Instead, there were more traditional stars experiencing their first Met Galas, including Oscar-winning Everything Everywhere All at Once star Ke Huy Quan, Doja Cat and Abbott Elementary star Quinta Brunson.


And while Lagerfeld’s legacy after his death has brought up questions around some of his more controversial statements, particularly around body size, there was barely a whisper of those concerns on Monday evening as attendees primarily shared glowing tributes.

“Karl has always had a very special place in my heart. He’s a brilliant designer, he was the personification of a fashion designer to me,” said Marc Jacobs. “When I went to Louis Vuitton, he welcomed me to Paris. He’s always been in my corner. He’s been naughty and fun, and just given us all such brilliant fashion for his entire life.”

Despite the popularity of “quiet luxury” in the cultural zeitgeist, looks at the Met Gala were anything but understated — which is perhaps what Lagerfeld would have wanted.

“This is a man who put a rocket ship in the Grand Palais, who staged a show that had an actual beach with lapping water,” said Eva Chen, Instagram’s head of fashion partnerships. “There’s a sense of timelessness but this was clearly someone who appreciated theatre.”

The stars who really went for their viral moment were mostly fixated on Lagerfeld’s cat, Choupette (not in attendance). Jared Leto, who is producing and starring in an upcoming Lagerfeld biopic, showed up in a full mascot costume designed to look like the famous Birman. He took off the cat head midway up the steps and carried it, even proffering it toward Jimmy Fallon for a kiss. Doja Cat also embraced a feline look with an Oscar de la Renta crystal-covered dress that extended into a headpiece with cat ears. She finished the look with feline prosthetic makeup and claw-like nails. Lil Nas X walked across the carpet in nothing but a silver thong and body paint, his limbs and face covered in a bejewelled eye mask of crystals and, of course, pearls.

Doja Cat paid homage to Lagerfeld's cat, Choupette.
Doja Cat paid homage to Lagerfeld's cat, Choupette. (John Shearer/WireImage)

The Exhibit

Two of Lagerfeld’s former employers are participating in the exhibition — Chanel is the “lead” partner, with Fendi offering “major” support. The labels supplied the majority of the looks featured in the exhibition, pulling from their archives to showcase looks from across Lagerfeld’s tenures across both houses. (Chanel also has a presence in the museum’s gift shop, selling a $1200 AirPods case.)

The exhibition features a winding route of rooms, structured not according to year but instead grouped around the idea of contrasting themes, such as romantic and military; historical and futuristic; figurative and abstract; floral and geometric. To depict romantic and military, for example, five buttoned-up Chanel suits are displayed alongside gowns featuring full sleeves and bows, an homage to 19th century royals like Empress Elisabeth of Austria. In total, over 150 looks are included, many with Lagerfeld’s sketch displayed alongside it.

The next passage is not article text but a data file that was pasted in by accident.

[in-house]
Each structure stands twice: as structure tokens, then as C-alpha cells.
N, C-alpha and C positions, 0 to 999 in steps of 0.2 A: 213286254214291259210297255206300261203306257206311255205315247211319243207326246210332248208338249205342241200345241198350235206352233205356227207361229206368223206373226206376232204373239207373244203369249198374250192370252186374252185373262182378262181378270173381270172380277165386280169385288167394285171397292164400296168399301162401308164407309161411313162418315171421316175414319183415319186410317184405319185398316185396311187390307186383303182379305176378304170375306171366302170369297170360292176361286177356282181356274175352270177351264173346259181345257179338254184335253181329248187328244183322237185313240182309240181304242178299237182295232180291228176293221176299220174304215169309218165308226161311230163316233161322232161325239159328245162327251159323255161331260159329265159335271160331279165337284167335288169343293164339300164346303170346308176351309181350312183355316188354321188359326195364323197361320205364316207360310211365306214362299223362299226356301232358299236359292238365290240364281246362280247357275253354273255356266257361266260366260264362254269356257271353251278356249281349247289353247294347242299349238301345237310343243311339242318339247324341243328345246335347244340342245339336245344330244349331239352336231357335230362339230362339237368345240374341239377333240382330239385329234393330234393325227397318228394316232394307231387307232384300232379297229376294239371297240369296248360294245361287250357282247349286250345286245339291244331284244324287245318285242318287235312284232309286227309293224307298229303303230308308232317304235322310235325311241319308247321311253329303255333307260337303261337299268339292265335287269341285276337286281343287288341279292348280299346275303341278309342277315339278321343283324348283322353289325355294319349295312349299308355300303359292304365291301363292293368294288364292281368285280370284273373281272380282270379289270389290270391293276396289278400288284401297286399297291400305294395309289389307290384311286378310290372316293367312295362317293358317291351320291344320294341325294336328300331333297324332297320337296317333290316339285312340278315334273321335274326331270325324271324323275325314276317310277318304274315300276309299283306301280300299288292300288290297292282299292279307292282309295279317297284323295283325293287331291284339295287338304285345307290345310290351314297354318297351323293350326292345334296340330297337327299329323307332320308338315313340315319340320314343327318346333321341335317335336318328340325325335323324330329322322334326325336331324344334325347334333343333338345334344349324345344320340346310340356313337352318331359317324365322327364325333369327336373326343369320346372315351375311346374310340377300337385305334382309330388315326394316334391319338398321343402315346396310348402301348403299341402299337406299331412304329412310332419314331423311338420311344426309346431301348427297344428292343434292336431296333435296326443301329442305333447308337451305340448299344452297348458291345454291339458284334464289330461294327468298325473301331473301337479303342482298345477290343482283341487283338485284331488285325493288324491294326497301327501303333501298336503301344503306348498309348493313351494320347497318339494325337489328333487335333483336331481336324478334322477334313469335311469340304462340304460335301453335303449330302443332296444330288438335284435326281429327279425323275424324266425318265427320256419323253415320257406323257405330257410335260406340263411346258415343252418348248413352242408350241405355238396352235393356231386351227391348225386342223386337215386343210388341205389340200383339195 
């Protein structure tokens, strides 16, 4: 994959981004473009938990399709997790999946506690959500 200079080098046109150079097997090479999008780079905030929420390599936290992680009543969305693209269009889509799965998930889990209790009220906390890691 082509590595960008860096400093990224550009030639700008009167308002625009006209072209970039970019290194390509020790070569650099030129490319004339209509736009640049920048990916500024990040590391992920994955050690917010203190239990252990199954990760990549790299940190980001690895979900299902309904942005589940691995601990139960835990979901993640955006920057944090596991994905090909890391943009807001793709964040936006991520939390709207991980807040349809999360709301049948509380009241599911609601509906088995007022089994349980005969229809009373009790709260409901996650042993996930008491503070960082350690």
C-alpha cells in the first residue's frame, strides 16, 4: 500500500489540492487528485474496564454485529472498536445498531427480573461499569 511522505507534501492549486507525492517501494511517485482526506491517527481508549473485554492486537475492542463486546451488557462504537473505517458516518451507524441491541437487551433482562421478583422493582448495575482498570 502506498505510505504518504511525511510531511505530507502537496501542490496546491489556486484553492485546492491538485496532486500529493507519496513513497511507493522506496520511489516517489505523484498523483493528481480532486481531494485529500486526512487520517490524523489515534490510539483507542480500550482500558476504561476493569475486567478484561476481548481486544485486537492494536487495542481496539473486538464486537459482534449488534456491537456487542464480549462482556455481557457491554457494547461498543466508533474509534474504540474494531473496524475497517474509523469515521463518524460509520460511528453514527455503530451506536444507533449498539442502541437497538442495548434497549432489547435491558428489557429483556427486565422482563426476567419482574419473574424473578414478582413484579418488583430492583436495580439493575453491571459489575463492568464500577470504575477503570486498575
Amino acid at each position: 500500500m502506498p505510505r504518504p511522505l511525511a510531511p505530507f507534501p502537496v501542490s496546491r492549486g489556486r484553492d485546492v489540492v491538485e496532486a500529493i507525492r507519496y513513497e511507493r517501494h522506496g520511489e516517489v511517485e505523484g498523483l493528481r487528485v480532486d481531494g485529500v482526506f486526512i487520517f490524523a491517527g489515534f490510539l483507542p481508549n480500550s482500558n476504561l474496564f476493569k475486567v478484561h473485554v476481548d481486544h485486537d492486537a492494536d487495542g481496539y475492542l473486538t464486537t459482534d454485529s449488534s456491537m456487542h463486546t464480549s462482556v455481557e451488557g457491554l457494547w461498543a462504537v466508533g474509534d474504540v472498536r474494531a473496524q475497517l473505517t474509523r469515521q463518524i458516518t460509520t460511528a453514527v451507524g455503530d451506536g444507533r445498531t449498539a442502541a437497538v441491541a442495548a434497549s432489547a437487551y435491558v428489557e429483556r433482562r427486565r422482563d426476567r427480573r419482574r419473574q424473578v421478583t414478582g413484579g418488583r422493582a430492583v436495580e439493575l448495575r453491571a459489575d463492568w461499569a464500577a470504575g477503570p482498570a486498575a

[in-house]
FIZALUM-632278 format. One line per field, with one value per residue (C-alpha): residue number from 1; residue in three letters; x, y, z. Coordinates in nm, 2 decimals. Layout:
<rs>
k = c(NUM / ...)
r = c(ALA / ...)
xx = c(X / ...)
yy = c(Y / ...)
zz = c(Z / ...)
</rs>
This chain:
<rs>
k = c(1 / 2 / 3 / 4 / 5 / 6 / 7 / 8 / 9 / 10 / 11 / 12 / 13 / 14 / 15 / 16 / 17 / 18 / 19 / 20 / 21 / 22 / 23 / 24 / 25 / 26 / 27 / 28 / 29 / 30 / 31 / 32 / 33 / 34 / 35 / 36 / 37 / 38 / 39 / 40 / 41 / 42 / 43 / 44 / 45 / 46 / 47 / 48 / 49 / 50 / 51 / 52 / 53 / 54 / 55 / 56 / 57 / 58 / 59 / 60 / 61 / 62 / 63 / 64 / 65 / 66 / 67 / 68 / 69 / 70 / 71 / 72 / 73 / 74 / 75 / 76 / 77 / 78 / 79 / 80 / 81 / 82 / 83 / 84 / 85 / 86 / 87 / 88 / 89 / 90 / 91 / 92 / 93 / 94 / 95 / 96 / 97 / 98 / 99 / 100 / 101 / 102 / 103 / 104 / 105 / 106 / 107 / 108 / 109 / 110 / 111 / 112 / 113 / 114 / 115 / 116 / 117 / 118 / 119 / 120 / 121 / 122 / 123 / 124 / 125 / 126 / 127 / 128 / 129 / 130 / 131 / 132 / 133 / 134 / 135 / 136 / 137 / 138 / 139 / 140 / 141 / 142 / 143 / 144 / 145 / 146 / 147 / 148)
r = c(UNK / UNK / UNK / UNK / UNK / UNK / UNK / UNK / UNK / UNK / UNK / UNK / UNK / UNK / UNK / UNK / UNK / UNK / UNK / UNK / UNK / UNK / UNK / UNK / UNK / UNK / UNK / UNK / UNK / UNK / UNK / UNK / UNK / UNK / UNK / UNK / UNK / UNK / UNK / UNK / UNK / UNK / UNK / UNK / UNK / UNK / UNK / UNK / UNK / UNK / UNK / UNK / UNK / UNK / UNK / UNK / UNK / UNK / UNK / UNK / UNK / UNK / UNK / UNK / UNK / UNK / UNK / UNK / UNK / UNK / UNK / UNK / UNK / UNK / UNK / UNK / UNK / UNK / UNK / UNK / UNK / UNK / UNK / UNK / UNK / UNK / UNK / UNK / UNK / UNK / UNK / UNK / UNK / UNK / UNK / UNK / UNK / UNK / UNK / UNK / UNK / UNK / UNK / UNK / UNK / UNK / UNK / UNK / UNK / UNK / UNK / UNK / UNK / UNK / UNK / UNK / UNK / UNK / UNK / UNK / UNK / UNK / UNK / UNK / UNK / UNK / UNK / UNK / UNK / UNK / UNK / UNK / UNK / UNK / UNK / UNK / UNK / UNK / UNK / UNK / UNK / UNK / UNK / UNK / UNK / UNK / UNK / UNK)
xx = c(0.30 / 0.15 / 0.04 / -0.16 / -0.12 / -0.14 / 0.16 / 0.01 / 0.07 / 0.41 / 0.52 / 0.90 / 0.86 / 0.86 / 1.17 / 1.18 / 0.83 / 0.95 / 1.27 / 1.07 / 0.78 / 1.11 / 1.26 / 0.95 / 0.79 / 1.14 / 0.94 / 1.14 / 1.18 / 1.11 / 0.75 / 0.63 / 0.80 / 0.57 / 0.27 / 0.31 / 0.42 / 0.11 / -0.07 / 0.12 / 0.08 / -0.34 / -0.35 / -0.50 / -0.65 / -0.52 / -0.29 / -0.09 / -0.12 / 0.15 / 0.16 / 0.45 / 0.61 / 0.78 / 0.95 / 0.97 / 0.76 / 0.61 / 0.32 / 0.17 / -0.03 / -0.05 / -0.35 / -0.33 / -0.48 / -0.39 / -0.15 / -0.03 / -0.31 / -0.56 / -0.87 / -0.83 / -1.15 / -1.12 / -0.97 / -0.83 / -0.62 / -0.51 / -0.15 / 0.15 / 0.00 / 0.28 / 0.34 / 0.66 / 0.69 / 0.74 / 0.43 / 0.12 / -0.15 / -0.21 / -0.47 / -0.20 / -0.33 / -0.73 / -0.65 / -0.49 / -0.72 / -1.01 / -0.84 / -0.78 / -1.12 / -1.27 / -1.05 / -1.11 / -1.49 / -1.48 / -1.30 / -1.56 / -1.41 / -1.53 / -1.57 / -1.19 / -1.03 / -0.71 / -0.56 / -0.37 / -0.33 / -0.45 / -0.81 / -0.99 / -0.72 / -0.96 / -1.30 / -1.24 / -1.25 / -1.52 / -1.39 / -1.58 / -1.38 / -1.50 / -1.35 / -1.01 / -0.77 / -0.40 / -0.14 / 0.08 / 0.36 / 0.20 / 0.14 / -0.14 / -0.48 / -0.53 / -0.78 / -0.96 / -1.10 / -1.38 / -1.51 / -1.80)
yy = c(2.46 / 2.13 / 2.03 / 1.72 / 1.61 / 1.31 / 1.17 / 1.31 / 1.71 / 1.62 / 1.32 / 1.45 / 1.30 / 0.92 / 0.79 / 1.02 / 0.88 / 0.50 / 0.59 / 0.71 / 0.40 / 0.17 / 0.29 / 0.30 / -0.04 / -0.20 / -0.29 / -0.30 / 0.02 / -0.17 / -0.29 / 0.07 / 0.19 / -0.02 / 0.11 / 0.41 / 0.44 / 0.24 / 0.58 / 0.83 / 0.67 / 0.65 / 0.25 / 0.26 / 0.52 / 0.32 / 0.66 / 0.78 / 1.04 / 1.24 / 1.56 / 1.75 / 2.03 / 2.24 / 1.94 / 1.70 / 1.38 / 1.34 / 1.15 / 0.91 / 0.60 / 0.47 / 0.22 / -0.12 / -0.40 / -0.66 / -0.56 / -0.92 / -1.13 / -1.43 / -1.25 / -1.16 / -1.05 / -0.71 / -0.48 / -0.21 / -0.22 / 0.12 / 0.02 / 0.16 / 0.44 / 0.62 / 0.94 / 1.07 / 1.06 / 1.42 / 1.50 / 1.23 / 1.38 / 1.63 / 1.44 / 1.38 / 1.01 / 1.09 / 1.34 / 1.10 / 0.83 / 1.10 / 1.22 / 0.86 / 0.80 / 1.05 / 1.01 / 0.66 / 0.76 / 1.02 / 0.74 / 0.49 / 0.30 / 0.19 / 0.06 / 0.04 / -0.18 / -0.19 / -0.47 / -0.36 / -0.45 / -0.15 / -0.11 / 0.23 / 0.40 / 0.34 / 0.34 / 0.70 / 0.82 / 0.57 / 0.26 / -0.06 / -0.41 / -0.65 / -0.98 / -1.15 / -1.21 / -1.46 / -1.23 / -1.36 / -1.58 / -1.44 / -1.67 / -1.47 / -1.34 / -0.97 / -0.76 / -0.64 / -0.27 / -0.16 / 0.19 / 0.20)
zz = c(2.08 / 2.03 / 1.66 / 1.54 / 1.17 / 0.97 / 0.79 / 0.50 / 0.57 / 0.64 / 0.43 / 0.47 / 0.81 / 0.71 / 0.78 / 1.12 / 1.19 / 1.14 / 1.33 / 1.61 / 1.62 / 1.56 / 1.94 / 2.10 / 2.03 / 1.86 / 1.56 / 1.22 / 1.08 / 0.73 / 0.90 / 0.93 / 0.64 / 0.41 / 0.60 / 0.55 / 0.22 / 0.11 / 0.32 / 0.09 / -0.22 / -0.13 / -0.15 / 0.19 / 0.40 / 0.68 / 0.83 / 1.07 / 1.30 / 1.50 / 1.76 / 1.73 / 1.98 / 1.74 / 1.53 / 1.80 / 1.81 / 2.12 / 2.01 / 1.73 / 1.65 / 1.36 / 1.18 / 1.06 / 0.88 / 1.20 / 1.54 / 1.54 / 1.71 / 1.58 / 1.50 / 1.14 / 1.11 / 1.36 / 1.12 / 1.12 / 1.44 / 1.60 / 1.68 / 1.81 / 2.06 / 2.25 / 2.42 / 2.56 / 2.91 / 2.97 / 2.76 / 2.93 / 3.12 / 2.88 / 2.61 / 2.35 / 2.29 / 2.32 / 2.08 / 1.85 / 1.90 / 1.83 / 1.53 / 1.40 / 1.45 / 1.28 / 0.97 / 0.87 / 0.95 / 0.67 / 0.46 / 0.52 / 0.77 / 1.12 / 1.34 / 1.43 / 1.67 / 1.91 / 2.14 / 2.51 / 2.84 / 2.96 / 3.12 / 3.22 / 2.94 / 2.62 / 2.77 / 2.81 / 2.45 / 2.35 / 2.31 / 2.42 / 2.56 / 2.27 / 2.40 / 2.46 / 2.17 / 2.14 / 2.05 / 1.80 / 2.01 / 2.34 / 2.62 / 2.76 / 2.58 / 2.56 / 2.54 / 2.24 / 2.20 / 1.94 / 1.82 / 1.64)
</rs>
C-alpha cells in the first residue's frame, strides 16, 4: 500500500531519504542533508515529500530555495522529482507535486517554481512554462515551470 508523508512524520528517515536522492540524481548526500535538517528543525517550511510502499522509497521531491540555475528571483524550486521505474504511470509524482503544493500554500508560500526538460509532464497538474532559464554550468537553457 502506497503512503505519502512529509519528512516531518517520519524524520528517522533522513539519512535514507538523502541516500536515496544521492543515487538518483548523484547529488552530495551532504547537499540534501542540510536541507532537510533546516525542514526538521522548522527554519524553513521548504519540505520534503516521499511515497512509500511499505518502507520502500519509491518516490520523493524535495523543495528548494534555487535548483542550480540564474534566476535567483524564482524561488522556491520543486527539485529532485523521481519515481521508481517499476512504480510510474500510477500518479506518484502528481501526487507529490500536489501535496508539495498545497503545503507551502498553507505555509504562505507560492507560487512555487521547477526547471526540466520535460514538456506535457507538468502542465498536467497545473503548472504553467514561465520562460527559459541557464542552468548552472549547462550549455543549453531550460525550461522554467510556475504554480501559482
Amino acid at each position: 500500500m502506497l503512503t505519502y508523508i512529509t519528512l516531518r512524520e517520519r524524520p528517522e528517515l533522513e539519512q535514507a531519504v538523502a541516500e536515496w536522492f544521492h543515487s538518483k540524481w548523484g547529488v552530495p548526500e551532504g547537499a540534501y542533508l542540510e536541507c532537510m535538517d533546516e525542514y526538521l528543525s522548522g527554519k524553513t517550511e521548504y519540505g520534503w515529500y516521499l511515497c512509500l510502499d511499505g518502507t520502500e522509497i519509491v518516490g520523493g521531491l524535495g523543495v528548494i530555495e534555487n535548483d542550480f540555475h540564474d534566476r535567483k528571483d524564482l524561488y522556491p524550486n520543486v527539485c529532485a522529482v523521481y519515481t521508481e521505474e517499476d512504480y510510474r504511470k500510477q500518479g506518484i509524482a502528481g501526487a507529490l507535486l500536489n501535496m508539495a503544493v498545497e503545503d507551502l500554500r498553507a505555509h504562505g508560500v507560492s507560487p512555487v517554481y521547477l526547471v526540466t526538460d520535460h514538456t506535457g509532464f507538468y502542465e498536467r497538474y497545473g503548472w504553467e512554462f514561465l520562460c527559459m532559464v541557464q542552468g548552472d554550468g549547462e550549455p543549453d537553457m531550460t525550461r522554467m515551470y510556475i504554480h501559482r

While its primary purpose is still as a museum benefit, the Met Gala, of course, has also evolved to be a major money-making moment for Vogue and its parent company Condé Nast.


However, while it continues to be a Vogue tent pole, the company keeps its control of the event close, opting to livestream directly on its website rather than forging a partnership with a streaming platform like Netflix.

But the bigger the Met Gala gets, the more other companies want a piece of it. Instagram, for one, has bought a table every year (excepting 2020) since 2016, and saw over 2 billion views of Met Gala videos last year. As such, it’s ramped up Met Gala-centric features on the app, like an AR filter that allows users to try on Doja Cat’s Met Gala look.

At a press preview for the exhibit on Monday morning, Carla Bruni, model and former first lady of France paid tribute to her late friend, as did Andrew Bolton, the Wendy Yu curator in charge of the Costume Institute. Bolton praised Lagerfeld as the “ultimate designer,” while Bruni spoke of Lagerfeld the man, recalling the kindness and “wicked sense of humour” behind the mystique he’d built over the course of decades.

“He was a universally curious man, he was interested in everything except mediocrity,” she said.

Further Reading

At the Met Gala, the Red Carpet Was Disrupted By the Real World

The Gilded Age played out on the red carpet as attendees took the era’s opulence — and inequalities — to heart, while real-world news of the Supreme Court’s intention to override Roe v. Wade drastically changed the online conversation in a matter of minutes.

How Vogue Monetises the Met Gala

What began as a fundraiser for the Metropolitan Museum of Art’s Costume Institute has also become a major revenue opportunity for publisher Condé Nast.

About the author
Diana Pearl
Diana Pearl

Diana Pearl is News and Features Editor at The Business of Fashion. She is based in New York and drives BoF’s marketing and media coverage.